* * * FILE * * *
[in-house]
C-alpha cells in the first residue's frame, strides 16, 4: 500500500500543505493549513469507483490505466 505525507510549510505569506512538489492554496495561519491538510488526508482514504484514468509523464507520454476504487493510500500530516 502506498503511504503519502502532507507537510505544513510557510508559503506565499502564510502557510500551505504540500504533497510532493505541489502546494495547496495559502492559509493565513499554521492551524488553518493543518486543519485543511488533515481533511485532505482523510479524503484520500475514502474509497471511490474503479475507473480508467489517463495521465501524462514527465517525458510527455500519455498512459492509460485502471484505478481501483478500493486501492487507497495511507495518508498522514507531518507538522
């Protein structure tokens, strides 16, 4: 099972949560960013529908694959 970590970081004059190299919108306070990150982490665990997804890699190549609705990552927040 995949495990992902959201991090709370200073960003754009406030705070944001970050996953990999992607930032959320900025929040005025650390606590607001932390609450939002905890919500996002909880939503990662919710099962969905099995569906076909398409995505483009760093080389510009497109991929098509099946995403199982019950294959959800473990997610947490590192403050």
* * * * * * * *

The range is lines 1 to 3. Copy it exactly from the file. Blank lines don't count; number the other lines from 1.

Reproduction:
[in-house]
C-alpha cells in the first residue's frame, strides 16, 4: 500500500500543505493549513469507483490505466 505525507510549510505569506512538489492554496495561519491538510488526508482514504484514468509523464507520454476504487493510500500530516 502506498503511504503519502502532507507537510505544513510557510508559503506565499502564510502557510500551505504540500504533497510532493505541489502546494495547496495559502492559509493565513499554521492551524488553518493543518486543519485543511488533515481533511485532505482523510479524503484520500475514502474509497471511490474503479475507473480508467489517463495521465501524462514527465517525458510527455500519455498512459492509460485502471484505478481501483478500493486501492487507497495511507495518508498522514507531518507538522
């Protein structure tokens, strides 16, 4: 099972949560960013529908694959 970590970081004059190299919108306070990150982490665990997804890699190549609705990552927040 995949495990992902959201991090709370200073960003754009406030705070944001970050996953990999992607930032959320900025929040005025650390606590607001932390609450939002905890919500996002909880939503990662919710099962969905099995569906076909398409995505483009760093080389510009497109991929098509099946995403199982019950294959959800473990997610947490590192403050």